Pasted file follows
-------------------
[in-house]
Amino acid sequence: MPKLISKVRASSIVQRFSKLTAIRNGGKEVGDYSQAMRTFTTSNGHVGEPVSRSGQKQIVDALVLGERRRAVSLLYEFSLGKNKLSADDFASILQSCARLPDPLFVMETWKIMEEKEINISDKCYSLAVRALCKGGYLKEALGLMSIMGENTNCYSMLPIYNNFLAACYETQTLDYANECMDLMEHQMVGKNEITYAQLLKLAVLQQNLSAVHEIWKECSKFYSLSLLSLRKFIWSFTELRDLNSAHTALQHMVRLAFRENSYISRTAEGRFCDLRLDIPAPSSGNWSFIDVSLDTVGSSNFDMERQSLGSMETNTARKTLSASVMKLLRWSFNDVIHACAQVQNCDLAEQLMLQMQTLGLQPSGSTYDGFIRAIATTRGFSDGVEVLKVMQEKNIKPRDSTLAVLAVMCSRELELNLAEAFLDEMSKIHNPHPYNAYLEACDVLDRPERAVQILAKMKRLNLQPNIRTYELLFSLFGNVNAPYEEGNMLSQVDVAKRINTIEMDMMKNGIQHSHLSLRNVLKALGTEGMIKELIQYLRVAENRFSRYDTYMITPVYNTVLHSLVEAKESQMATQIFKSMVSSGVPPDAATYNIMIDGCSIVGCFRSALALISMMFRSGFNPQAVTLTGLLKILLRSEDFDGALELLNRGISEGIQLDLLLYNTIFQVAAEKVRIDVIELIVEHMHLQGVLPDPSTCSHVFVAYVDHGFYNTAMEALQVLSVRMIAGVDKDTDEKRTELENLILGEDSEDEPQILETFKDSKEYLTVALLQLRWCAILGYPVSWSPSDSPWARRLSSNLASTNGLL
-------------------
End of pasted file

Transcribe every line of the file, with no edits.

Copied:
[in-house]
Amino acid sequence: MPKLISKVRASSIVQRFSKLTAIRNGGKEVGDYSQAMRTFTTSNGHVGEPVSRSGQKQIVDALVLGERRRAVSLLYEFSLGKNKLSADDFASILQSCARLPDPLFVMETWKIMEEKEINISDKCYSLAVRALCKGGYLKEALGLMSIMGENTNCYSMLPIYNNFLAACYETQTLDYANECMDLMEHQMVGKNEITYAQLLKLAVLQQNLSAVHEIWKECSKFYSLSLLSLRKFIWSFTELRDLNSAHTALQHMVRLAFRENSYISRTAEGRFCDLRLDIPAPSSGNWSFIDVSLDTVGSSNFDMERQSLGSMETNTARKTLSASVMKLLRWSFNDVIHACAQVQNCDLAEQLMLQMQTLGLQPSGSTYDGFIRAIATTRGFSDGVEVLKVMQEKNIKPRDSTLAVLAVMCSRELELNLAEAFLDEMSKIHNPHPYNAYLEACDVLDRPERAVQILAKMKRLNLQPNIRTYELLFSLFGNVNAPYEEGNMLSQVDVAKRINTIEMDMMKNGIQHSHLSLRNVLKALGTEGMIKELIQYLRVAENRFSRYDTYMITPVYNTVLHSLVEAKESQMATQIFKSMVSSGVPPDAATYNIMIDGCSIVGCFRSALALISMMFRSGFNPQAVTLTGLLKILLRSEDFDGALELLNRGISEGIQLDLLLYNTIFQVAAEKVRIDVIELIVEHMHLQGVLPDPSTCSHVFVAYVDHGFYNTAMEALQVLSVRMIAGVDKDTDEKRTELENLILGEDSEDEPQILETFKDSKEYLTVALLQLRWCAILGYPVSWSPSDSPWARRLSSNLASTNGLL